And when you have that kind of thing and then on top of it the guys who sell the program to Congress, which isn’t too hard to sell (and I’ll get into that), are generals–and generals are basically paid bureaucrats, top-level paid bureaucrats, just like with the general administration or, you know, Medicare or anything else. But they’re generals, and they have built this mystique around them with all kinds of brass, and they come up on the hill, and members of Congress don’t–you know, it just doesn’t look good form to beat up on a general for overrunning, screwing up, or whatever when he says, I always want the best for my boys, and we want to protect America, and I disagree with what you say but I will defend my life to make sure you have the right to say it. And they stick themselves with the troops. They put themselves in with the troops. And so, as a result it’s very, very hard to cut defense contracts. And in this sequester, they want to cut readiness to protect the hardware. And it’s always been that way. And they have a few ways they do that, which I’d be happy to go into.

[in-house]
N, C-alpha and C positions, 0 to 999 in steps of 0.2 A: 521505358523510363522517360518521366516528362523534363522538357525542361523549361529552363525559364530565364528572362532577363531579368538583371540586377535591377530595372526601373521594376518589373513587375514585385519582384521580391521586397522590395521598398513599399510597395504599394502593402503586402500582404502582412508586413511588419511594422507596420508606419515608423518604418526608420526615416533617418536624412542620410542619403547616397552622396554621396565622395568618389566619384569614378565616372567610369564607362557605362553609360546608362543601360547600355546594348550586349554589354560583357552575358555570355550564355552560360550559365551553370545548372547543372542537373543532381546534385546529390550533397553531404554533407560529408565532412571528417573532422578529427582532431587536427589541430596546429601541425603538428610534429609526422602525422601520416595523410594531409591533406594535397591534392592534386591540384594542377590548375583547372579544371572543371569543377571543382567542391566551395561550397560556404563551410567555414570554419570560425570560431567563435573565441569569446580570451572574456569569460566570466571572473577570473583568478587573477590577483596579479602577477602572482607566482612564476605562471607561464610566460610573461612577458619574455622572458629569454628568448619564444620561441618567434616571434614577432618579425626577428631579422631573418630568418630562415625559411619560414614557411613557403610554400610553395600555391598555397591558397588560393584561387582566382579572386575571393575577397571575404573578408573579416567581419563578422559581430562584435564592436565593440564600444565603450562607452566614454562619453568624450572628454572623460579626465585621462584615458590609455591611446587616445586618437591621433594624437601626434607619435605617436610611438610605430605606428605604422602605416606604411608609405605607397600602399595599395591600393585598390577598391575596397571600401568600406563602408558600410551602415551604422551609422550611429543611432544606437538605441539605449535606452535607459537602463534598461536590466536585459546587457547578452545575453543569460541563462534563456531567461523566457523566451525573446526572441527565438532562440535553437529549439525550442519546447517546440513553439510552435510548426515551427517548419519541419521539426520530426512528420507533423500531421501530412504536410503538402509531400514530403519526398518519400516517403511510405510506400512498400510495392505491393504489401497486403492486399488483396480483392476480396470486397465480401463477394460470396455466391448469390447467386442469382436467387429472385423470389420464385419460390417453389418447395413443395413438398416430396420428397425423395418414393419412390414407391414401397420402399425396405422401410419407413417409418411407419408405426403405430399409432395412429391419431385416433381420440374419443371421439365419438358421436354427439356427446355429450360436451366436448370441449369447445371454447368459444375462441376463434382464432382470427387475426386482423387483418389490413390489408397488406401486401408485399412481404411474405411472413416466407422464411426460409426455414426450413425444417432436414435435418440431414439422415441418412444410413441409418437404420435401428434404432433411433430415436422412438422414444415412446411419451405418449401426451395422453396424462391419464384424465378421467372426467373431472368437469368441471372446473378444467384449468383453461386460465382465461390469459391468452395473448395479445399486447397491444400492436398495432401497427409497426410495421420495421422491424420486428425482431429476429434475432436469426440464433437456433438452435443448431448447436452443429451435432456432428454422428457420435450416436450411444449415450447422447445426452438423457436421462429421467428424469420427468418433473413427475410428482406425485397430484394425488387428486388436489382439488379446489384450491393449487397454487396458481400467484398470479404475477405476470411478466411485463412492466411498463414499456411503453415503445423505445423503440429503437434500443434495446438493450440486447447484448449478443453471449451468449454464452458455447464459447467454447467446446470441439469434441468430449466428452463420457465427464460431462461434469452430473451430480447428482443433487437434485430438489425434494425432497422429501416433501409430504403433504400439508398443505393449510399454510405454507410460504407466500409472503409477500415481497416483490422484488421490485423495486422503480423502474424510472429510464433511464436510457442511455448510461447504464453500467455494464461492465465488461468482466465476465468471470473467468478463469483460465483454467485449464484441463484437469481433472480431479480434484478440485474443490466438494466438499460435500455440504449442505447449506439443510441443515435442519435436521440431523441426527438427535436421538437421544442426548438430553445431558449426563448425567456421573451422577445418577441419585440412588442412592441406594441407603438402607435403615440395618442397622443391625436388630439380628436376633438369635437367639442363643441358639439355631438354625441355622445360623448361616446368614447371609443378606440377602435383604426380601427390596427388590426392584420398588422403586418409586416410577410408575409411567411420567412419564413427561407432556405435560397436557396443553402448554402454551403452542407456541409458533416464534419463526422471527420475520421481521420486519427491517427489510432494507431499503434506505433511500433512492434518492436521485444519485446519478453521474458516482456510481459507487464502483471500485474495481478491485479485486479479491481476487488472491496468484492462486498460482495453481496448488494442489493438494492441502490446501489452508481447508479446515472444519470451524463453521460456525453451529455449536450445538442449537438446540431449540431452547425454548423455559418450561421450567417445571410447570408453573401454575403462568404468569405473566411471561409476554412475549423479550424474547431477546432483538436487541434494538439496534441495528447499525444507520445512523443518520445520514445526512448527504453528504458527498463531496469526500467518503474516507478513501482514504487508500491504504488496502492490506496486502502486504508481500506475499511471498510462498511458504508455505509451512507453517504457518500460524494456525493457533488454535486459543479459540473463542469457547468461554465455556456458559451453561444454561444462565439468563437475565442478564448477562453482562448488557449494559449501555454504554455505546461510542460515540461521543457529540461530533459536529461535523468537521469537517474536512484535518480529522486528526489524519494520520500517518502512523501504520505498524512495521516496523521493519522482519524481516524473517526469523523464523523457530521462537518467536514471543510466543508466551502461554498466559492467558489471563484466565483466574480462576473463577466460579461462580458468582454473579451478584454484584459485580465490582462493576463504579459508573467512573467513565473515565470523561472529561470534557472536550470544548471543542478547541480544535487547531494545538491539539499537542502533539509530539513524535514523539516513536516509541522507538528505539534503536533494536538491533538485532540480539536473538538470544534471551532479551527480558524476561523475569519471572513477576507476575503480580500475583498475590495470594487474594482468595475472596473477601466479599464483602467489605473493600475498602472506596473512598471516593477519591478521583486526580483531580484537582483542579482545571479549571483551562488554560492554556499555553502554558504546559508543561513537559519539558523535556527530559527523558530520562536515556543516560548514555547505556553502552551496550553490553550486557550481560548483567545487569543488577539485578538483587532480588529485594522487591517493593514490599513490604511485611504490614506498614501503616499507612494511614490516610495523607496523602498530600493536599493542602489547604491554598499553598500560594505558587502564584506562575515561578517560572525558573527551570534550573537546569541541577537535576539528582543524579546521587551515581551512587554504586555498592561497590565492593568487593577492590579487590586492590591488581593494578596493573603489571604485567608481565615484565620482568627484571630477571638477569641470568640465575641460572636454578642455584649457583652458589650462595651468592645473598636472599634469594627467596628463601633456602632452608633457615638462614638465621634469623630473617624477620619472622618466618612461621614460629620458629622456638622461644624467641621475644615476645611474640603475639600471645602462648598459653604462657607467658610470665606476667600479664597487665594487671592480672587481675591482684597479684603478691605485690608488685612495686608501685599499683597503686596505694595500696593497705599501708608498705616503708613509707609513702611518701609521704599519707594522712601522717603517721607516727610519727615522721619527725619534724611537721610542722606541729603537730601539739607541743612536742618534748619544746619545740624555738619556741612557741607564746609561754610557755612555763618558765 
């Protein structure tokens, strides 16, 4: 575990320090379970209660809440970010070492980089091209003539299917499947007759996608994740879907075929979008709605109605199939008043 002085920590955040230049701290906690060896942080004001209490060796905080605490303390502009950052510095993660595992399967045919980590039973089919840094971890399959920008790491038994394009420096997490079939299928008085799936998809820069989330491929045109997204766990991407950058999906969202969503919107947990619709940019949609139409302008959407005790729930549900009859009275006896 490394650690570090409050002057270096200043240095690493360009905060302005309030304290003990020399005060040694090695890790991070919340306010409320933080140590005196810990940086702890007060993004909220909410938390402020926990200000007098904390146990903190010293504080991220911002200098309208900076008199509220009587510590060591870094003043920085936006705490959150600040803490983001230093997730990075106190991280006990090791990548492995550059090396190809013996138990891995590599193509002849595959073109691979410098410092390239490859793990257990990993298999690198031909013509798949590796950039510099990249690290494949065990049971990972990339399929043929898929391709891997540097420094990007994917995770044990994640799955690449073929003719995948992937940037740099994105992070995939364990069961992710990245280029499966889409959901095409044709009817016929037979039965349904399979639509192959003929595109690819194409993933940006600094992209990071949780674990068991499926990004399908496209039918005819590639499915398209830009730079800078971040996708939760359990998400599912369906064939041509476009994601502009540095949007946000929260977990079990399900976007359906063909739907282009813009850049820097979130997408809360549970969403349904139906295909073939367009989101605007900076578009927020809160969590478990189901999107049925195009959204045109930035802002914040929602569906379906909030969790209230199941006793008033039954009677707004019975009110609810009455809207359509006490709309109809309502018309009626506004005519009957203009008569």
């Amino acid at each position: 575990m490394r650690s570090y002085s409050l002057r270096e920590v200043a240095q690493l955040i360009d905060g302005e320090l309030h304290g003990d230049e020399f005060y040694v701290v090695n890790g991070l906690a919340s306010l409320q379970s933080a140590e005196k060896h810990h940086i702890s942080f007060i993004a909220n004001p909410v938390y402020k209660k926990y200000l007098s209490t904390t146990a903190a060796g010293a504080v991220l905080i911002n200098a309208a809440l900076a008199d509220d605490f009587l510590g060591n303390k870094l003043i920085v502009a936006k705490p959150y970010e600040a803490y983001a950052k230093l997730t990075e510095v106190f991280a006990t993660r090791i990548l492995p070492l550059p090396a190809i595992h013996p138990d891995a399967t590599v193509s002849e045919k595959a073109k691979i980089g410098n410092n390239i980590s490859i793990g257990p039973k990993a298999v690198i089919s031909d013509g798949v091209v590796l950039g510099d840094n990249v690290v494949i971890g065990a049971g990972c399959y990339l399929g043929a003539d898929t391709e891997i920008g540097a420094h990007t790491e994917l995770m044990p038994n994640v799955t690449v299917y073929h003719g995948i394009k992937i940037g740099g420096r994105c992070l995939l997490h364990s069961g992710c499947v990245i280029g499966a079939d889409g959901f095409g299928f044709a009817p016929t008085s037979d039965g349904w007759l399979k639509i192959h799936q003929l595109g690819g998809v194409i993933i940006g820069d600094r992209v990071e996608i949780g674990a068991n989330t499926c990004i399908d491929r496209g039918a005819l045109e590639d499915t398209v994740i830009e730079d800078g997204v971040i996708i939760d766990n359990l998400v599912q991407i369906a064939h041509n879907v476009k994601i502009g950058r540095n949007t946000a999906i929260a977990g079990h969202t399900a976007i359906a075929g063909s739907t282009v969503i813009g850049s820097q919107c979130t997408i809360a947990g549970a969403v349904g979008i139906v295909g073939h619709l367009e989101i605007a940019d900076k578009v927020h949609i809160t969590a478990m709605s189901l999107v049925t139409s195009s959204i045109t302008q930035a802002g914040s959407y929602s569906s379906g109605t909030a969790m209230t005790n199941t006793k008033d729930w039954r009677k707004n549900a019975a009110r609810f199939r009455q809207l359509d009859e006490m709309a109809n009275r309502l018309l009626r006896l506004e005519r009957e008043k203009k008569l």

NOOR: Yeah. Absolutely. And before we do that, I want to touch upon what is being cut, which are programs such as Head Start and Meals on Wheels, which service as hundreds of thousands if not millions of low-income families and children across the country.
RASOR: Yes, of course. And one thing you need to realize about the Pentagon is that they are protecting their hardware. They don’t necessarily protects the troops. They don’t necessarily, you know, protect and have good logistics. They’ve farmed that out to their own set of contractors. But you have to understand that everybody’s in on this game except the taxpayers and the soldiers. And, you know, the Congress gets–the contracts in their districts means jobs. It’s one of the worst things to do for jobs, much better to–more jobs if you do Head Start or Meals on Wheels. And what they do is that they have this, you know, pathos that you have to fund us. We will die if you don’t. They loved the Cold War because they could say, oh, we have to have all these tanks to be able to go over the pass and and keep the Soviet Union from invading us, when we all knew that we were all probably just going to have a nuke–we were going to just completely nuke ourselves to oblivion. But they never had to lay their hand down.